Photoelasticity for Designers

Photoelasticity for Designers 100s. R. B. Heywood’s previous book “Designing by Photoelasticity”, published in 1952, has gained a justified reputation and has helped many students and young engineers to understand photoelasticity, to put its technique to good use, and to improve design by the intuitive understanding that photoelasticity does so much to promote. The new book is a completely revised edition of the older book, has taken over much of its text and has added new matter and new references high-lighting the progress since 1952. After a summary of definitions, symbols, S.I. conversion factors, the author devotes 40 pages to planepolarising and 20 pages to circularly polarising systems, 30 pages to polariscopes and their components, 50 to photoelastic materials and 35 pages to preparation and testing of two-dimensional models. These 175 pages compare with 110 pages on the same topic in the earlier book. Discussion of the transfer of results to the prototype has been expanded from 15 to 20 pages, and the separation of principal stresses now merits a chapter for itself (13 pages). The frozen-stress technique (33 pages) is described separately from its applications (20 pages) and materials (15 pages). A chapter on photoelastic layers has been newly added (17 pages). A substantial part of the earlier book dealt with stress concentration factors and included original contributions by the author, but only a single chapter called “Improvement of designs”, has been taken over and expanded with emphasis on the feature of “streamline fillets” (50 pages). This chapter shows how qualitative understanding of photoelastic results improves design by the technique of “shaping” engineering components. Finally, a “New Distorted Model Technique” and some results are described in 20 pages. This technique of observing deflections on low-modulus models is old and not directly related to photoelasticity, but the author adds some pertinent clarifications. The bibliography (826 references in the earlier, 1134 references in the new book) is a gold mine, and a very good subject and author index contributes much to the value of the book. The classical basis of photoelasticity has been so well described in so many books that a repetition should have been very brief. The discussion of various types of polaristers (10 pages!) appears dated, and the 238 space could have been used in a forward looking discussion of newer discoveries and developments. The automatic polariscopes of Robert and of Redner would have .deserved mention. Dynamic photoelasticity is now a serious tool for qualitative analysis and its demonstration of dynamic events should have appealed to the author, whose remarks do not do justice to this topic and in some instances are apt to mislead. The sandwich technique might have been described by examples, embedded polaroids are not even mentioned. The author concludes that various such techniques “are useful but none compare with the flexibility and versatility of the frozen-stress method”. Not so! It would have been the author’s duty to compare and point out individual advantages and disadvantages as has been done in an article in this issue of “Strain”. The reviewer would have preferred a deeper discussion of the lessons to be drawn from design for strength in living nature whose technical accomplishments still leave us near the starting post. The chapter on the “new” technique of distorted models brings some excellent instructive examples but the contention that tensile deformation indicates improved shapes is not true in every case. The silicone-rubber technique with household paint as a strain-sensitive coating has already gone far beyond the simple two-dimensional aspects discussed in the book. The author is not always critical enough in describing methods known from literature. The technique of passing light through a surface layer in a direction parallel to the surface stlffersfrom the inherent defect that strain normal to a free surface is not zero layer may therefore develop bending stresses through its thickness. Criticism of such detail is already a recommendation of the book because the critic wishes it could have been even better in many respects. The author has collected with extraordinary persistence a very great amount of useful data and the new book, like the earlier one, is certain to give instruction and pleasure to many students-formal and informal-of the subject and to provide a valuable source of reference and a compendium of work in this field for the research worker and expert. The style is unhurried, the conclusions are general and always qualitatively instructive so that the reader who browses through it at leisure and he who works through it with diligence will both draw profit. M.L.M. “Strain”, October, 1969 http://www.deepdyve.com/assets/images/DeepDyve-Logo-lg.png Strain Wiley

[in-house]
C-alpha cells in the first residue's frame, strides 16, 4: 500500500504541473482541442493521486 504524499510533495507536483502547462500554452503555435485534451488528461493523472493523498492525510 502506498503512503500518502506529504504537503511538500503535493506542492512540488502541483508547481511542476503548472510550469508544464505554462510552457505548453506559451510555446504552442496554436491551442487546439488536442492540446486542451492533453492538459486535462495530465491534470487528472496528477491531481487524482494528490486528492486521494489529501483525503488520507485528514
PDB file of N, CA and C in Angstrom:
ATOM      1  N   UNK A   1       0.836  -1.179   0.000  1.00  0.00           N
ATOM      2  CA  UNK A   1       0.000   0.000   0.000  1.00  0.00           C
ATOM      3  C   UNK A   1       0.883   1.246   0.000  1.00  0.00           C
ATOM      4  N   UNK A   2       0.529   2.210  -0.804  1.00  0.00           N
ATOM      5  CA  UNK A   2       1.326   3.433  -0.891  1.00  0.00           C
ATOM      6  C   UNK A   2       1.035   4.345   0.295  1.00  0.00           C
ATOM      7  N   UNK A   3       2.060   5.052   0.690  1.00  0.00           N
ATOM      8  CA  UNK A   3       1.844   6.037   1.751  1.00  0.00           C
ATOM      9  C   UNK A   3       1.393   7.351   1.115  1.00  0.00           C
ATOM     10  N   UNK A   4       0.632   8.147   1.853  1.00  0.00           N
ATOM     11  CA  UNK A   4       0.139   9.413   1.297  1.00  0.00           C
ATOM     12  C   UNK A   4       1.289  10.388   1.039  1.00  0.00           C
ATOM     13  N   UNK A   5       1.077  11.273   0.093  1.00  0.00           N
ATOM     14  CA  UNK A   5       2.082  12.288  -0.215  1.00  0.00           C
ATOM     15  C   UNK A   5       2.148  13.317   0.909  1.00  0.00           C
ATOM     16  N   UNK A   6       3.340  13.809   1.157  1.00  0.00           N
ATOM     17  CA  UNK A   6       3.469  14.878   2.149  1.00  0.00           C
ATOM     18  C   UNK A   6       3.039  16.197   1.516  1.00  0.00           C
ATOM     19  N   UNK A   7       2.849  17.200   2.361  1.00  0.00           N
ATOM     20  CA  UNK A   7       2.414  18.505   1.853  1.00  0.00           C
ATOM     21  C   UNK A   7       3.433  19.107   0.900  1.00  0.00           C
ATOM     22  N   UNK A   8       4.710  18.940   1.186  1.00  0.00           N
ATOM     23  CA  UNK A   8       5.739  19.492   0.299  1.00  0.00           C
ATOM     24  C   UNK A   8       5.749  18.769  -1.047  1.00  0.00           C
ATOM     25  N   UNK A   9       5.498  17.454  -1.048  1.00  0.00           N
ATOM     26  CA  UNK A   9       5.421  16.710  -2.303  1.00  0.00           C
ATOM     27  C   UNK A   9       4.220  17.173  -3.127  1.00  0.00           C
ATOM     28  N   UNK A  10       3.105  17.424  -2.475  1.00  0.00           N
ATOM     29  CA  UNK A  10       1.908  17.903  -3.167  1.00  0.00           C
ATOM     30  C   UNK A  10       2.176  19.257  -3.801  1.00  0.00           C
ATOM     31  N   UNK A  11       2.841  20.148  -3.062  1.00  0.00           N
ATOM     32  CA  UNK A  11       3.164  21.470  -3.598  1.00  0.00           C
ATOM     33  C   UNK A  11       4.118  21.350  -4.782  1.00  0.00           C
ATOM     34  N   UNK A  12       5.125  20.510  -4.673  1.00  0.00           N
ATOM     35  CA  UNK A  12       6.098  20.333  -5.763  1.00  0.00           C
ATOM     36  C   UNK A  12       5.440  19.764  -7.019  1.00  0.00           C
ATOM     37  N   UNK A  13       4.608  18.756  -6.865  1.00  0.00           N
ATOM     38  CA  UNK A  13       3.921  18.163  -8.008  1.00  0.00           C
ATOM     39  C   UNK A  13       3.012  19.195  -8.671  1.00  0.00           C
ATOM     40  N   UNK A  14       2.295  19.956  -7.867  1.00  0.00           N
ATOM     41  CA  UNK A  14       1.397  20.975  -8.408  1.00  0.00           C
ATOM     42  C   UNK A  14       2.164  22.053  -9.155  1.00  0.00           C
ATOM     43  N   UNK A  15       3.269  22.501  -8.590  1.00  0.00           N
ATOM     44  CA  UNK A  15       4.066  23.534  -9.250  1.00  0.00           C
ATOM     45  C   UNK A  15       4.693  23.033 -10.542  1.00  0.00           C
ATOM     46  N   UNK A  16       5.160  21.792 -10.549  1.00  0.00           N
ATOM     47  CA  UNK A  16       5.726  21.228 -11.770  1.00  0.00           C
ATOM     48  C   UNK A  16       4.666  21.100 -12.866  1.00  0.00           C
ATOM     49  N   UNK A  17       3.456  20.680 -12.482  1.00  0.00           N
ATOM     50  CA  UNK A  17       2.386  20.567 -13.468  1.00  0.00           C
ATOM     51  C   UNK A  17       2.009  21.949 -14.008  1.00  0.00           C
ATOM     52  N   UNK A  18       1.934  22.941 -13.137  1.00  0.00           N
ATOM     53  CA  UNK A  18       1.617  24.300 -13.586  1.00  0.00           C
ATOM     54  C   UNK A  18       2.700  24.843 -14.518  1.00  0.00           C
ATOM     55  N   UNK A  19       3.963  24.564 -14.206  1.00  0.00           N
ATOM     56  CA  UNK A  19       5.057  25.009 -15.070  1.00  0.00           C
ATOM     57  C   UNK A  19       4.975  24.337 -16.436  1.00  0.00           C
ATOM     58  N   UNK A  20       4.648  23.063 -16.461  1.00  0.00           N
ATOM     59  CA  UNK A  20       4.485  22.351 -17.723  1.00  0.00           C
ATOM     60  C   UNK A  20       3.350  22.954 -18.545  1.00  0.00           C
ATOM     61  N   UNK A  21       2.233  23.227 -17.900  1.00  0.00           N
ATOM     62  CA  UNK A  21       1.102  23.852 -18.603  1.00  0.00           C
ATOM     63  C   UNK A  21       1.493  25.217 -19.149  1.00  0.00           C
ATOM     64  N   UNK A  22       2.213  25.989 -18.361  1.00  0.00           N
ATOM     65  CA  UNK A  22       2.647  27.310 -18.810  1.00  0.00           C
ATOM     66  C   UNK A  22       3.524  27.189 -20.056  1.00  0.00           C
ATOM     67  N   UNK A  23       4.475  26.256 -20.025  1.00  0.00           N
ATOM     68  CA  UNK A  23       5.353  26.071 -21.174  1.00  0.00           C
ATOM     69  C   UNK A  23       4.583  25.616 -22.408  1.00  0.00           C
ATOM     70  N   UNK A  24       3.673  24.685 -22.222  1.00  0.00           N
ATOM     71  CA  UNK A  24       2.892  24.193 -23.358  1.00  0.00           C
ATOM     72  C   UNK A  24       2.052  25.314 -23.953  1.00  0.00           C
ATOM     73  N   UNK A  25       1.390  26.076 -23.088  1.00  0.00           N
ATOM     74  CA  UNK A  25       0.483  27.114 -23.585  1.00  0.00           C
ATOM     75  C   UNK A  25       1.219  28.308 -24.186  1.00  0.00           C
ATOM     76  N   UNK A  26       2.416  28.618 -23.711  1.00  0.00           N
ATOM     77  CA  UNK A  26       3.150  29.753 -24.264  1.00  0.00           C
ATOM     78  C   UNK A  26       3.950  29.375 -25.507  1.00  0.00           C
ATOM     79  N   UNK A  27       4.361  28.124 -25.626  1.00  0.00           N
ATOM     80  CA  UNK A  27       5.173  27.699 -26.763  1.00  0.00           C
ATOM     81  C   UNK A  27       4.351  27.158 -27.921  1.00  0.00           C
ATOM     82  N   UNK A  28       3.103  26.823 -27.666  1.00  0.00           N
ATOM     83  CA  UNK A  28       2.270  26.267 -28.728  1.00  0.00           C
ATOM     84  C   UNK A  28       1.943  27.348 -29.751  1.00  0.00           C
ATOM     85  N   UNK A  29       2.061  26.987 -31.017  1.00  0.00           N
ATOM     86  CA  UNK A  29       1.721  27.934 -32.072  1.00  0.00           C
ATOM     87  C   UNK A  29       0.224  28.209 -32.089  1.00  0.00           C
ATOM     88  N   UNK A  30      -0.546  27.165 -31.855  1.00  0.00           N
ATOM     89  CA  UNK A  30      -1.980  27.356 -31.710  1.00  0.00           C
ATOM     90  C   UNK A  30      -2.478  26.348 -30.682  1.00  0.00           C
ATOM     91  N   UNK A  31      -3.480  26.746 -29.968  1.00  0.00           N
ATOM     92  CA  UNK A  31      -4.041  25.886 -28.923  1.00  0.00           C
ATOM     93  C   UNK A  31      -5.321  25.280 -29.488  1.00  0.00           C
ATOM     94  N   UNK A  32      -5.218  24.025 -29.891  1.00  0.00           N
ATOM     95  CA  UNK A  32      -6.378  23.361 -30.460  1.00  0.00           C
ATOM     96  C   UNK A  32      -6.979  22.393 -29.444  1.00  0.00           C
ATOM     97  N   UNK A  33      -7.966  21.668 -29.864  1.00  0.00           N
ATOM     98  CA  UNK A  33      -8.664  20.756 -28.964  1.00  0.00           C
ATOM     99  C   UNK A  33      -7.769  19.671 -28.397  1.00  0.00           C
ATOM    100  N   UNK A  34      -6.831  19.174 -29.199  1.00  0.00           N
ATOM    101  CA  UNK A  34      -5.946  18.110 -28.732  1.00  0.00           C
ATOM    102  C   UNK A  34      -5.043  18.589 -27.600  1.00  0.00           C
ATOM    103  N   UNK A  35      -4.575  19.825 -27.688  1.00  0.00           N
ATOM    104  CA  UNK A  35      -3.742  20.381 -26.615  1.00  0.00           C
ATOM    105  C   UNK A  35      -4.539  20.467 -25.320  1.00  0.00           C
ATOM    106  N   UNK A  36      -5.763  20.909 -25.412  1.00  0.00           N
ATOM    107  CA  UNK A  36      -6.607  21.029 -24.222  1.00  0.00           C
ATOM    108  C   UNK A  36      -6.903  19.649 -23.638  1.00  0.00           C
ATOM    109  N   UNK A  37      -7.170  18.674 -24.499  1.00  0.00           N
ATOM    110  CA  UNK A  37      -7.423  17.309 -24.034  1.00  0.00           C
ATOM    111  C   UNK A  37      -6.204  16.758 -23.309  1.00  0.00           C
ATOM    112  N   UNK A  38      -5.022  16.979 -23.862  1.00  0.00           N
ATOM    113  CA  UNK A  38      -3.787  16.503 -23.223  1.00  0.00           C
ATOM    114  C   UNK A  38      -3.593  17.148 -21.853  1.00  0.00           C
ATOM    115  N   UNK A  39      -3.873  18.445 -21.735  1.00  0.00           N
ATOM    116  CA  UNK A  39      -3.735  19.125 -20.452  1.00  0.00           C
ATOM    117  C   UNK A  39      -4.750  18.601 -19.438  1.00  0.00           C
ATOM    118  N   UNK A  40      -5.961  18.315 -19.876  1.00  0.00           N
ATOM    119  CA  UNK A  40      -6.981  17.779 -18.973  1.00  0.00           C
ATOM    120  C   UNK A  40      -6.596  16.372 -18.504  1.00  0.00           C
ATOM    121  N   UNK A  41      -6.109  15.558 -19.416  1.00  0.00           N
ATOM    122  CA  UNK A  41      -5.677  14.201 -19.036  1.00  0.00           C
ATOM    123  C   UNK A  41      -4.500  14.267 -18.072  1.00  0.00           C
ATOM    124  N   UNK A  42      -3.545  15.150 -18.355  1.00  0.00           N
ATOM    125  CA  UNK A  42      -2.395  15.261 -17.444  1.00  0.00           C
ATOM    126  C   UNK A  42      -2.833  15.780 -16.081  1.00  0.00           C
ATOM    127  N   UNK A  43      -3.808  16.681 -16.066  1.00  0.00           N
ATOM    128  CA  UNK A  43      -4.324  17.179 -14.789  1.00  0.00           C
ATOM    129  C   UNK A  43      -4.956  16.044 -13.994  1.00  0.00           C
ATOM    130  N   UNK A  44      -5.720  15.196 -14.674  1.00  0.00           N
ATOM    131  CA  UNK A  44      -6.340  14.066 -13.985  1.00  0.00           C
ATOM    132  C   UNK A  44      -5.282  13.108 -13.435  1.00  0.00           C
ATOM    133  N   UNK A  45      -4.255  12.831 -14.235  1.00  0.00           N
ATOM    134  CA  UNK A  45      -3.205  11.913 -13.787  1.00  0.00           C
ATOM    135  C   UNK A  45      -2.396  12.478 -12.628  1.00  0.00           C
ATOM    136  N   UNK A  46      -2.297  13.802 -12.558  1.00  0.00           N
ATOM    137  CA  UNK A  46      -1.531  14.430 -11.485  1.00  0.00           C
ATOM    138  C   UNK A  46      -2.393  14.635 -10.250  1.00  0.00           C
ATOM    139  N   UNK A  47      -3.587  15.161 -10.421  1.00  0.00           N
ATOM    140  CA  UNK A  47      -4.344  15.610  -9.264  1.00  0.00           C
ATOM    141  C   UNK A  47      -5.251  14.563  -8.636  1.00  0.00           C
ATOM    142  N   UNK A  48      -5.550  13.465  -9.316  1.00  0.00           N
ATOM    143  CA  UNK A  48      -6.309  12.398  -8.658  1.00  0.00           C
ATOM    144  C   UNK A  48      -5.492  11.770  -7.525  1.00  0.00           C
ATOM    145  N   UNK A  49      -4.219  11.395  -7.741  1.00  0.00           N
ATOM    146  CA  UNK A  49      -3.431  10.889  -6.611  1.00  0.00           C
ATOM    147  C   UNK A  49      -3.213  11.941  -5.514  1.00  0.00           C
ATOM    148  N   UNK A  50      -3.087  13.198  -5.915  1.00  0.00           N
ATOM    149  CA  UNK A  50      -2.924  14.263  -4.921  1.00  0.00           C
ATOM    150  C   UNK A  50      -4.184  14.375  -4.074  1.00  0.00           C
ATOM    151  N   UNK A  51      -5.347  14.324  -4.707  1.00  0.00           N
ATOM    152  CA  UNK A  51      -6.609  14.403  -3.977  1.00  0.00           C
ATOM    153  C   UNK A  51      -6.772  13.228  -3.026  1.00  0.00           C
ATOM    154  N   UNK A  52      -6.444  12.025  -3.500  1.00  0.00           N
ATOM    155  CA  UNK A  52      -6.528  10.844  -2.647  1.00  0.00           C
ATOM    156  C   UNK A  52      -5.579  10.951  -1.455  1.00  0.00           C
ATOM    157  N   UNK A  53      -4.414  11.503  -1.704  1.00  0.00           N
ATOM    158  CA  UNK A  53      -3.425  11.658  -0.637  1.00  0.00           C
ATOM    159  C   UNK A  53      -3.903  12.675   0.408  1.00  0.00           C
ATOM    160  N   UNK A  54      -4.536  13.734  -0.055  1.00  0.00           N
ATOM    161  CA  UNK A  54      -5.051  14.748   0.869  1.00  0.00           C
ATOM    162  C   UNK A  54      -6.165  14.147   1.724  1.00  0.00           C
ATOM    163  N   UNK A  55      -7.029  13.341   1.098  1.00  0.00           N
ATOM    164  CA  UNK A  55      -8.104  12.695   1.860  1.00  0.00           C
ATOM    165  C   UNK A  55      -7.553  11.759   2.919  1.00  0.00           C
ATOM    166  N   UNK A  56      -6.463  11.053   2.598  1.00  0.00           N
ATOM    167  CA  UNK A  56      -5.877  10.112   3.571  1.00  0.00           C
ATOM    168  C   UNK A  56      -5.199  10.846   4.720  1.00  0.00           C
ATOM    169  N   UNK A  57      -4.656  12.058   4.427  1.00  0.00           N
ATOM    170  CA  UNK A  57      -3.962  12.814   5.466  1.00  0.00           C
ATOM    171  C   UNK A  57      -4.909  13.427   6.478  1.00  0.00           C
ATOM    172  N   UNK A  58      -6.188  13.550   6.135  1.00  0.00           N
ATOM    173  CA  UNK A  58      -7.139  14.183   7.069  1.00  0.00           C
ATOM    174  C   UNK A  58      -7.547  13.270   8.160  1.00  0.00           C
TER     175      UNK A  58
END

Photoelasticity for Designers

Strain, Volume 5 (4) – Oct 1, 1969

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Publisher
Wiley